COMMENT | Malaysians in six states have spoken at the ballot box. While the coalitions elected to lead the states have not changed, the increased vote share for the federal opposition Perikatan Nasional, shifts in seat numbers and voting patterns, especially among Malays, and the tenor of campaigns indicate a need for reflection.
At a macro level, here are a few initial observations on the outcome. An analysis piece on the results and a detailed review of the chosen hot seats/predictions will follow in other articles.
Not an endorsement
First, Prime Minister Anwar Ibrahim’s government did not lose the referendum on its support, but it did not win it either.
Many voters supported Pakatan Harapan and Umno out of concern about the opposition, voting against the opposition instead of voting for Harapan/BN.
While not a defeat, this election was not a positive endorsement of his government. All three Harapan states also lost support as well, which should be seen as a wake-up call for these governments to strengthen their engagement with voters and, in particular, to address the concerns of their core supporters.
Harapan supporters, those who supported reform for decades, were taken for granted this election. Concerns about corruption, inclusion and better governance did not feature in Harapan’s campaign, as it was about retaining power. The reasons to vote for the Harapan government were not adequately strengthened.
Harapan was able to maintain its traditional political base, despite many in that base feeling battered, dismayed by alienating notices of misuse of laws such as the Printing Presses Act and a Mahathir-like focus on winning support from those who did (and would not) vote for Harapan.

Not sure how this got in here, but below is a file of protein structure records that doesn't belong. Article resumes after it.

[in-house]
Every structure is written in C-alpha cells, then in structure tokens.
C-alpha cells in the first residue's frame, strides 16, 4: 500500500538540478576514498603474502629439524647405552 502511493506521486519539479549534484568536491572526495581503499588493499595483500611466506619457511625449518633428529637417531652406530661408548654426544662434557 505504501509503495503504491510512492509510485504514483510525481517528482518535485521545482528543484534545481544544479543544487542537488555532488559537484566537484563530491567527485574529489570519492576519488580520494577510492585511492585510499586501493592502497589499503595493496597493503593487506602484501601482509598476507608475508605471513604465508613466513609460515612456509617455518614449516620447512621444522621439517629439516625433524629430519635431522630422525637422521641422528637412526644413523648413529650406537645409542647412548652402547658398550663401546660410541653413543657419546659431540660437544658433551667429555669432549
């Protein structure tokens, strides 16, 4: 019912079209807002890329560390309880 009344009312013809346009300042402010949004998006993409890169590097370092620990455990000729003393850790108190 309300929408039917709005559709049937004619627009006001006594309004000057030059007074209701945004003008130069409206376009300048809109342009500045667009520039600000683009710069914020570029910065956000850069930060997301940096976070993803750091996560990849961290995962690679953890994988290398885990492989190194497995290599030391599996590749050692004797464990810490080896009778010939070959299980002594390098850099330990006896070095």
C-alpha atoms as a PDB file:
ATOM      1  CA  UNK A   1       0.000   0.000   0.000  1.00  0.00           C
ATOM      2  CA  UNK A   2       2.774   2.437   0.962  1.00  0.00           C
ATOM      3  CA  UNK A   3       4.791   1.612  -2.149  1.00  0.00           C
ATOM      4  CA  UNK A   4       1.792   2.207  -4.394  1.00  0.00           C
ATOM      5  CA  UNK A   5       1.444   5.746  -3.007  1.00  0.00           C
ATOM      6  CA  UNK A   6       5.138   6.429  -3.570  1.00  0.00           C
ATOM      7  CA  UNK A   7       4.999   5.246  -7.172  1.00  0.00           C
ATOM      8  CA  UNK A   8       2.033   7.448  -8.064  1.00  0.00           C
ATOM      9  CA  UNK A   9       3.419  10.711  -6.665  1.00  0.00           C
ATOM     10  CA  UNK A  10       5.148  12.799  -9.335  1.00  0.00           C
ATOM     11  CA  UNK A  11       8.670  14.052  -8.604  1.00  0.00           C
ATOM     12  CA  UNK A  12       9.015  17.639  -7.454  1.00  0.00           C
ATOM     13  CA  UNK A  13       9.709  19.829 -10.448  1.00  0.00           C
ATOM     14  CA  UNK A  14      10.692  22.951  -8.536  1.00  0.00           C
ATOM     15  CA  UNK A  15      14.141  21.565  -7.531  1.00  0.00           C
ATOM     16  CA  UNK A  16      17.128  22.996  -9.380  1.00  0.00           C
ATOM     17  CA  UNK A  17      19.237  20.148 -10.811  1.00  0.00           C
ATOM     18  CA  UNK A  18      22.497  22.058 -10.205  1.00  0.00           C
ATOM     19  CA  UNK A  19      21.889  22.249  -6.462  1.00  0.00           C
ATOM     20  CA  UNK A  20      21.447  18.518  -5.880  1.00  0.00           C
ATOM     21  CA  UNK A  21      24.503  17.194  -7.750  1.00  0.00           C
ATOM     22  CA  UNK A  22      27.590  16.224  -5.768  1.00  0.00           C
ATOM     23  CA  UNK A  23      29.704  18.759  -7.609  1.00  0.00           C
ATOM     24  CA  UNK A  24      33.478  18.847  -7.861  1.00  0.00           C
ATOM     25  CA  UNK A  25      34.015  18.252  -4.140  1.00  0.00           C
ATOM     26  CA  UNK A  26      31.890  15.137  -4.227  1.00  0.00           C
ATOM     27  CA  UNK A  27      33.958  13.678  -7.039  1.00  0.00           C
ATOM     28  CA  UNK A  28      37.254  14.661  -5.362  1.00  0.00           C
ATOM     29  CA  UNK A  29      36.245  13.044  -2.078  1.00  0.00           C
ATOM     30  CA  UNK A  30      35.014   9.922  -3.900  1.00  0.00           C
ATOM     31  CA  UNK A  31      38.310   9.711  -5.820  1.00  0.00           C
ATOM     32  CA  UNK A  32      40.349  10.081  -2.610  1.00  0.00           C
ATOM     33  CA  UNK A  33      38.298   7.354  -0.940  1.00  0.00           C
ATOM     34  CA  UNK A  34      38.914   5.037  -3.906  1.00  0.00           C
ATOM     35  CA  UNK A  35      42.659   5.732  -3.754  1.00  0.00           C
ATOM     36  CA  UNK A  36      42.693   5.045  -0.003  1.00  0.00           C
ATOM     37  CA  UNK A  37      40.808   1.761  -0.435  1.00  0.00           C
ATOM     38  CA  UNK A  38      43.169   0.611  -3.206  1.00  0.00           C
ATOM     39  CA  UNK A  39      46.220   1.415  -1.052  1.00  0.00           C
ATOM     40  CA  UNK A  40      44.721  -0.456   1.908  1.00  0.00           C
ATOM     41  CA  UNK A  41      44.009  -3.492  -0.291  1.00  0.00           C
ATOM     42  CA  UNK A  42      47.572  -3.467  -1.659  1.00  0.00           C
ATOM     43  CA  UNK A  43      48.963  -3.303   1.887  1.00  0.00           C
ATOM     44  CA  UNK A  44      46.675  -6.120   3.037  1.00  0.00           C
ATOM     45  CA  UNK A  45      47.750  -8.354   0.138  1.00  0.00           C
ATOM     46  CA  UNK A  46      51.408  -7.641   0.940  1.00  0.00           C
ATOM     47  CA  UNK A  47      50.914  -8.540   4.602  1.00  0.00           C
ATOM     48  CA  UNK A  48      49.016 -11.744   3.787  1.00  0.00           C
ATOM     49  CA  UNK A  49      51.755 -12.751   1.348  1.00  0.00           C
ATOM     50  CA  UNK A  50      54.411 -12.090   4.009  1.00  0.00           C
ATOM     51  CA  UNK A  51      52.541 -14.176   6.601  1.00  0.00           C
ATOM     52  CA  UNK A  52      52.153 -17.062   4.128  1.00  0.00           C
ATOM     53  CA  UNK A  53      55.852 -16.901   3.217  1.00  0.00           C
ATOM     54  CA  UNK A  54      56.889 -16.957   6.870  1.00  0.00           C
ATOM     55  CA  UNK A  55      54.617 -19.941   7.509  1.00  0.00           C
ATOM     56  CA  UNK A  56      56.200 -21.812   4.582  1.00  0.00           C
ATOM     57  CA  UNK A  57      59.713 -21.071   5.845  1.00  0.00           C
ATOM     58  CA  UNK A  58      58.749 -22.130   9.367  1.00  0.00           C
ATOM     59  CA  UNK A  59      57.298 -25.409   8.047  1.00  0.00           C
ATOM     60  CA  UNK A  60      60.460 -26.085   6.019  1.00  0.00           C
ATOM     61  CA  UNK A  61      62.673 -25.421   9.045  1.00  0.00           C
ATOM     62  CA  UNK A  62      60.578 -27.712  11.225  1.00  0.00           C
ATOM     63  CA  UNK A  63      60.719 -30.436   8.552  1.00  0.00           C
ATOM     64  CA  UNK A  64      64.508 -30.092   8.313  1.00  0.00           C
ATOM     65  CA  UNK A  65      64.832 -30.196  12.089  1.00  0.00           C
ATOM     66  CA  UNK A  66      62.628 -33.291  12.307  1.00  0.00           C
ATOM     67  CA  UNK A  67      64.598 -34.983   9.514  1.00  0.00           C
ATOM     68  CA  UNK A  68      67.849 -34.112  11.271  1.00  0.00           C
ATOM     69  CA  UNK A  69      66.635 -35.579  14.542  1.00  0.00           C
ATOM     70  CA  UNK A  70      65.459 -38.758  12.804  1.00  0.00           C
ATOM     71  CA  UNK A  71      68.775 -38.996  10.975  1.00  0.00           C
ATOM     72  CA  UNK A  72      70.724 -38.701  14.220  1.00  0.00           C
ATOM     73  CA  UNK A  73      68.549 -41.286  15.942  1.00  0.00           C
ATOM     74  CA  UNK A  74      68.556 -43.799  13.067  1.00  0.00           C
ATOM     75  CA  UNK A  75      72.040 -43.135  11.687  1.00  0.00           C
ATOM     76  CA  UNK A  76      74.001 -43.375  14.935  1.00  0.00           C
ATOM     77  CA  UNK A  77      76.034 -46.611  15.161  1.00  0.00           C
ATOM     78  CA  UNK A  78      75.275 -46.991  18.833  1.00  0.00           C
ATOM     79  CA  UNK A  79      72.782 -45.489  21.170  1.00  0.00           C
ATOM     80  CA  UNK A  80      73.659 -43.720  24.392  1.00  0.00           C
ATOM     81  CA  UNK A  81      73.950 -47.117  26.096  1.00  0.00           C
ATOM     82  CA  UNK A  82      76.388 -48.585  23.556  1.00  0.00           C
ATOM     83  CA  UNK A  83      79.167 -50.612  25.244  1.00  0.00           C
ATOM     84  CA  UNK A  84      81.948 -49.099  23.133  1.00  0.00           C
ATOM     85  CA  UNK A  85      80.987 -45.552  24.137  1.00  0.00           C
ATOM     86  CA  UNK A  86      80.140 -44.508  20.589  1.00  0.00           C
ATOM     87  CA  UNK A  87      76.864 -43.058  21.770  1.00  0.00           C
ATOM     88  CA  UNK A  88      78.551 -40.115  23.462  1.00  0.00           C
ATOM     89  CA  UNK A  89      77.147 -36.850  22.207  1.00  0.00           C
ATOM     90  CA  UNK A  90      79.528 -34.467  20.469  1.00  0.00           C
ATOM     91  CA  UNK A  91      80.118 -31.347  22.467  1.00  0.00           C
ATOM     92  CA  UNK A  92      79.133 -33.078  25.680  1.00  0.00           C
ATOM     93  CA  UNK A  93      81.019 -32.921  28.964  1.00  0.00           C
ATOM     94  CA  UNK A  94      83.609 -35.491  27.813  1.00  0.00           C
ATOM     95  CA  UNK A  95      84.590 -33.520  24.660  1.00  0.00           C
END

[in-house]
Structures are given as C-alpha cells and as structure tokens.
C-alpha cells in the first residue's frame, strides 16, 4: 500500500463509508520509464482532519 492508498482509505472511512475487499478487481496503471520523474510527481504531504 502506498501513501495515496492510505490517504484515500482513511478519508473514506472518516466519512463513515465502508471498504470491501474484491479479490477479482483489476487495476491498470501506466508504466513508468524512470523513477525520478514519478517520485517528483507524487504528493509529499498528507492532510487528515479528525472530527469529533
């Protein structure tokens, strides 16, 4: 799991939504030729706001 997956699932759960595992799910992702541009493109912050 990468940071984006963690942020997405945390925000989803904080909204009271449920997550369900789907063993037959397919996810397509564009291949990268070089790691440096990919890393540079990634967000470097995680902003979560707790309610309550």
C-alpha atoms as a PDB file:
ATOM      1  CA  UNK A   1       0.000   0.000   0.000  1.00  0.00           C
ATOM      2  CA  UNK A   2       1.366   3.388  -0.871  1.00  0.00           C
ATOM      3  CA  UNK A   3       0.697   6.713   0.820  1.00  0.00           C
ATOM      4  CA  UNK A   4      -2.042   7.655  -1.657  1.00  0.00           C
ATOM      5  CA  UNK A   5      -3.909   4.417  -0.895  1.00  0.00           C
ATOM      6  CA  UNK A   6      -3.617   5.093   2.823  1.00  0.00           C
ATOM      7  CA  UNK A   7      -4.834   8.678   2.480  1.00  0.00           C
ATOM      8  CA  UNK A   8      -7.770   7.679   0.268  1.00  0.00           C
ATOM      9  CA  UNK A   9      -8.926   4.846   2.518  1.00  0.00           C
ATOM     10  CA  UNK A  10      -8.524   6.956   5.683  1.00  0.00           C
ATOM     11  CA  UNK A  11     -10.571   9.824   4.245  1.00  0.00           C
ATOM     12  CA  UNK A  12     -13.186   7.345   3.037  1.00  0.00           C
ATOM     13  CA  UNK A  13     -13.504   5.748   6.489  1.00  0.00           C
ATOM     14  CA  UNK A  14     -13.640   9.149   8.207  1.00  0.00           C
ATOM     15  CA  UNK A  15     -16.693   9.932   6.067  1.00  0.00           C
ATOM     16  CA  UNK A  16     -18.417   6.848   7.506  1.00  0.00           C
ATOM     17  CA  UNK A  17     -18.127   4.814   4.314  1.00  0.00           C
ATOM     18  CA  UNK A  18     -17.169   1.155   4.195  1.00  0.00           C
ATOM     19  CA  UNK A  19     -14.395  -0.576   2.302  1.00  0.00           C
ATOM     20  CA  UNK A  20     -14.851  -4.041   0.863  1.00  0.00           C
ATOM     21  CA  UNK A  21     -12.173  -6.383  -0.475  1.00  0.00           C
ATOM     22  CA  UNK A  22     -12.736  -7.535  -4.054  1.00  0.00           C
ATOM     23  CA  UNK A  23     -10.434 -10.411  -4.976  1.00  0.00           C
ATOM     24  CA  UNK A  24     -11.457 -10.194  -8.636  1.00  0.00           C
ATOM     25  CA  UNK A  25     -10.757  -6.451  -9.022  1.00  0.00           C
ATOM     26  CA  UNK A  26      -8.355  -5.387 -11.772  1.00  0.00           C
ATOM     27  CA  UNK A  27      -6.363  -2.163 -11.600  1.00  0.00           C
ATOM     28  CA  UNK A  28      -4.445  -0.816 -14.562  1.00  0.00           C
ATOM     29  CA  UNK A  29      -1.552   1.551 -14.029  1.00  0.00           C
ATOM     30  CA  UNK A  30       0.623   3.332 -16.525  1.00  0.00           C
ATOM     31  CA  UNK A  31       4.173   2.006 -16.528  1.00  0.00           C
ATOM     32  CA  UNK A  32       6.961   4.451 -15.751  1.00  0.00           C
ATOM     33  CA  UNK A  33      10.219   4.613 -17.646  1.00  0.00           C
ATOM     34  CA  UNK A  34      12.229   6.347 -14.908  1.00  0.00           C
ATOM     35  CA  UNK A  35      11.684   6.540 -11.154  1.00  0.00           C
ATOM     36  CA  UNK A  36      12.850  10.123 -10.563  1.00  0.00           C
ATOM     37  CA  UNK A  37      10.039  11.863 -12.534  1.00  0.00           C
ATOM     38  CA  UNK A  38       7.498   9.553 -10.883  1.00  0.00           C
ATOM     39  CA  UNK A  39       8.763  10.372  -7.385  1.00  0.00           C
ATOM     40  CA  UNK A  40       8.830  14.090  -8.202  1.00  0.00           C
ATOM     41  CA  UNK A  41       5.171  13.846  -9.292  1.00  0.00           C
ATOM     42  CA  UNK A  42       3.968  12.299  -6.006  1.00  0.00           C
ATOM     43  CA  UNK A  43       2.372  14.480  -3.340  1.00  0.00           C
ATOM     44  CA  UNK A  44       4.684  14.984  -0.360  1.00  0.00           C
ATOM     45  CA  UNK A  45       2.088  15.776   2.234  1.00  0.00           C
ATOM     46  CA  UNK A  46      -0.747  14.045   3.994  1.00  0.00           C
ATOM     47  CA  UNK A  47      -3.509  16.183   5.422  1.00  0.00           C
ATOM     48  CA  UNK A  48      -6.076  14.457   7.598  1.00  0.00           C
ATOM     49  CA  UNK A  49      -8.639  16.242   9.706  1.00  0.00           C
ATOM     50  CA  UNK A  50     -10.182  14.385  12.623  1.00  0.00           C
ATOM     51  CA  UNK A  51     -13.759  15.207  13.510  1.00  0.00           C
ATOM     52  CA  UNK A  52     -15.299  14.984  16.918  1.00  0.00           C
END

The DAP was the party that anchored Anwar’s victory, retaining all its seats but one in Kedah - Derga.
It was Harapan supporters who rallied at the last minute; the elections in Harapan states were swayed by viral pressing calls by fellow citizens to others to go out to vote on polling afternoon.
Harapan voters gave the Anwar government the benefit of the doubt, a dynamic that cannot be assured looking forward.
Importantly, Anwar and his government were unable to meaningfully reach out to new voters, notably the young and Malays who have traditionally supported Umno and PAS.
Anwar’s coalition has only managed to win three seats since 2018, the first was Anwar’s contest for Parliament in Port Dickson, the second after the death of Steven Wong in Sandakan, and the third was Kota Lama, won by a few hundred votes in Kelantan in yesterday’s state polls.
The latter is the only seat gain for Harapan since 2018, in large part due to the quality of Amanah’s candidate, a hard-working grounded female doctor.
The lack of electoral outreach by Harapan only reinforces the need to strengthen the support of Harapan’s core base, to move forward with needed reforms.
Part of the outcome was due to Harapan’s poor campaign. Unlike BN in the past (before 2018) which had an organised campaign, focused narrative, and coordinated strategy, Harapan’s campaign was disorganised and disjointed.
The messaging was all over the place, defensive, and lacking traction on TikTok, and it centred too much around the leader rather than the substance of his leadership record.